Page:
Shutter speed/Iso question.

Discussion in 'Photography Beginners' Forum' started by Corb3t, Mar 19, 2008.

  1. Corb3t

    Corb3t TPF Noob!

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    I read an article that said "set your shutter speed to be as close to the ISO setting as possible" thats all the info it gave about that.

    Can anyone explain this further? Right now my shutter speed is on 1/1000 and my ISO is 64.

    Thanks
     
  2. noob873

    noob873 TPF Noob!

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    You're settings will change all the time depending on the situation of the picture you're taking. You generally want a low iso, however if you want a faster shutterspeed, you'll need a higher iso.
    iso refers to the sensitivity of the sensor (or something along those lines) so the lower the number is means you'll need a slower shutterspeed to compensate, or a bigger aperture.

    So I suppose that "set your shutter speed to be as close to the ISO setting as possible" is true, since if the iso is higher, it will be more sensitive, so you'll have a faster shutter, but keep in mind the higher iso will give you noise.
     
  3. Steph

    Steph No longer a newbie, moving up!

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    That dos NOT make sense. If you set your ISO and your aperture, the shutter speed will depend on the amount of light in the scene you are photographing. Therefore, the shutter speed can be very close to or very far from the ISO setting and it does NOT matter.

    Take some time to do a bit of research to understand ISO, shutter speed and aperture and how they interact together to get you to a correct exposure. You will then understand that the statement above does not make sense.
     
  4. Digital Matt

    Digital Matt alter ego: Analog Matt

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    You are quoting part of the sunny 16 rule. You're missing some key information though.

    On a bright sunny day, you exposure is f/16, and your shutter speed is 1/ISO. For ISO 100, this would be 1/125.

    In your case, f/16, ISO 64, and 1/60.
     
  5. Corb3t

    Corb3t TPF Noob!

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    My Kodak P&S's highest f/stop is 8.0, can you give me a example relative to that?

    Right now my settings are f/5.8 1/1000 ISO 800
     
  6. christopher walrath

    christopher walrath No longer a newbie, moving up!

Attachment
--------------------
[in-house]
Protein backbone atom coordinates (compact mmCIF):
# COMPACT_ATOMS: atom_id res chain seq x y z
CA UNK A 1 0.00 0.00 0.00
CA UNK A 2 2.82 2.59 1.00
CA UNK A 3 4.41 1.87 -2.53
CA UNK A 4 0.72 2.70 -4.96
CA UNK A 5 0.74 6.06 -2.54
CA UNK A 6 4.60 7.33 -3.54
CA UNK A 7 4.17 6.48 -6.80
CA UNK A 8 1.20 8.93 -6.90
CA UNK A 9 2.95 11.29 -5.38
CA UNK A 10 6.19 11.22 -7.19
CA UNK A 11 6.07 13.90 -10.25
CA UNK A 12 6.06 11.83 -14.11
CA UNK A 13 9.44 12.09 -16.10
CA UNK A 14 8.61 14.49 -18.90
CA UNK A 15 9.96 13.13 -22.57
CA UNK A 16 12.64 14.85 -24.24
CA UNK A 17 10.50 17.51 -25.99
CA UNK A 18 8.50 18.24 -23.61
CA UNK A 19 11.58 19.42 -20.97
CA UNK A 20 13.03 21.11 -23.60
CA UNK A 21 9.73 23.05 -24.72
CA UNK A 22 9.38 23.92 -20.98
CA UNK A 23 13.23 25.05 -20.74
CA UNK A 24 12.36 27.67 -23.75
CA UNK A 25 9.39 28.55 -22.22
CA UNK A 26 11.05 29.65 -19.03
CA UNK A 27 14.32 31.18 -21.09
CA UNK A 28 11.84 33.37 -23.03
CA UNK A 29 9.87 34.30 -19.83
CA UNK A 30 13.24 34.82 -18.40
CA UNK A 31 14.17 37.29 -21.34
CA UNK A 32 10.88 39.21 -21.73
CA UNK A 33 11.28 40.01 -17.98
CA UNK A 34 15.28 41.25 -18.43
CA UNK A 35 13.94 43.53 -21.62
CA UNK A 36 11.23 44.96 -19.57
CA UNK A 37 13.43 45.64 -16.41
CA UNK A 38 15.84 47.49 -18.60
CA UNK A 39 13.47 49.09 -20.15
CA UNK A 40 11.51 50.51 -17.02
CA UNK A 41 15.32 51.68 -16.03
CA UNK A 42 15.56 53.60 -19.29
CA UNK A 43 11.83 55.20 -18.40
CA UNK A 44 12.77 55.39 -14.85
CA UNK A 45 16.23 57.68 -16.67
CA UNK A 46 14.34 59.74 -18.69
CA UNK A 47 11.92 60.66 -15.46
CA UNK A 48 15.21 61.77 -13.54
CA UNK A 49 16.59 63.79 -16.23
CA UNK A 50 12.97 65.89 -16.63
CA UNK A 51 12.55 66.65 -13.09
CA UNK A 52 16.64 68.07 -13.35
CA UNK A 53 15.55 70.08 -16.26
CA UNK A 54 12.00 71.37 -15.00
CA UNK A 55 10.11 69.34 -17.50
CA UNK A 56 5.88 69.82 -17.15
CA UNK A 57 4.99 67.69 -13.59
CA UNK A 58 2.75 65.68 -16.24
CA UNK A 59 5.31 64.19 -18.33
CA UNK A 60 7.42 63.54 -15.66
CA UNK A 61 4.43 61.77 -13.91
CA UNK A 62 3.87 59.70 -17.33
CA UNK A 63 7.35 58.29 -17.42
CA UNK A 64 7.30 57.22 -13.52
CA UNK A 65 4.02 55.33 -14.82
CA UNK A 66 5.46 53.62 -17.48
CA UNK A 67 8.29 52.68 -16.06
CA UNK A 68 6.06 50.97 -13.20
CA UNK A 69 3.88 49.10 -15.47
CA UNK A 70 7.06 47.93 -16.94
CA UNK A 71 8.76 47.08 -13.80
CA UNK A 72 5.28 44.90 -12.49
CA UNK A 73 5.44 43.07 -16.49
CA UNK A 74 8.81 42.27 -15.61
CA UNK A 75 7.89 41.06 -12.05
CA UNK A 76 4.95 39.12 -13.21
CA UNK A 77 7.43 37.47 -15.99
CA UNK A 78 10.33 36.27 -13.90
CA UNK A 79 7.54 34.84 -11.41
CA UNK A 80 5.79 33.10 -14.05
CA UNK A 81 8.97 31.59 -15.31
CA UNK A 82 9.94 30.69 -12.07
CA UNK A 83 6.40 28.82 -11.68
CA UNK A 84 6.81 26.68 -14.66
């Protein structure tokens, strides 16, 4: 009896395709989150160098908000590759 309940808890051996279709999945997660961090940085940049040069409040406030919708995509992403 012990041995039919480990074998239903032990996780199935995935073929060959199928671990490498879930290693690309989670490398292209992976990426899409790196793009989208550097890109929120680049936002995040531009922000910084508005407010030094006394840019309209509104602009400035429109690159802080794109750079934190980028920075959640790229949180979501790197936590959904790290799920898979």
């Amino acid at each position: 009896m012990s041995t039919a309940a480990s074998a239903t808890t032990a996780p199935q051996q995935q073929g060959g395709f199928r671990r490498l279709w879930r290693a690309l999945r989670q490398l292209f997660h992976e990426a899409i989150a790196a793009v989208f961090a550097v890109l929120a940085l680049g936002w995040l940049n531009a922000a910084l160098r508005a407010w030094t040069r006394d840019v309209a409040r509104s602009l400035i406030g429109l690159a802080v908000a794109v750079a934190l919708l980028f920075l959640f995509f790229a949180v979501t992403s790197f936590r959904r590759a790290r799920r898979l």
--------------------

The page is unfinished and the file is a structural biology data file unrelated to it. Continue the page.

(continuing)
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    Matt's got it. Sunny 16 rule is if your subject is in bright sun with no shade expose your subject at f/16 and a shutter speed that is the film's key stop. The film's key stop is the shutter speed that is closest to your film's ISO rating. ISO400 = 1/500. ISO50 = 1/60. ISO1600 = 1/1000 and close down one stop of aperture. For subjects under a cloudy sky, f/11. Overcast skies or open shade, f/8. Dense shade, f/5.6. All keeping your shutter speed as close as possible to the film's key stop.

    CAVEAT. This is guesswork and if you are trying to do fine work, you should instead rely on a light meter. But in a pinch (forget your meter, batteries die) this will get you close. Not spot on but it can prevent losing a great shot.
     
  7. davebmck

    davebmck TPF Noob!

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    If you really want to understand the relationship between Iso, shutter speed and aperture, get a copy of "Understanding Exposure". It was written for film photography, but the principles are the same for digital.
     
  8. christopher walrath

    christopher walrath No longer a newbie, moving up!

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    ISO 800's key stop would round up to 1/1000th of a second shutter speed. f/16 at that would give you a plain-jane average exposure on a fully sunlit scene/subject. f/11 for slightly hazy or reduced ambient light. f/8 for open shade. f/5.6 for severe overcast. f/4 for near sunrise/sunset. f/2.8 for at or just before sunrise: at or just after sunset. f/2 for pre dawn or dusk. THIS IS JUST GUESSWORK. Best to keep that meter handy and the batteries fresh, but as I said earlier, this'll do in a pinch. Good luck.
     

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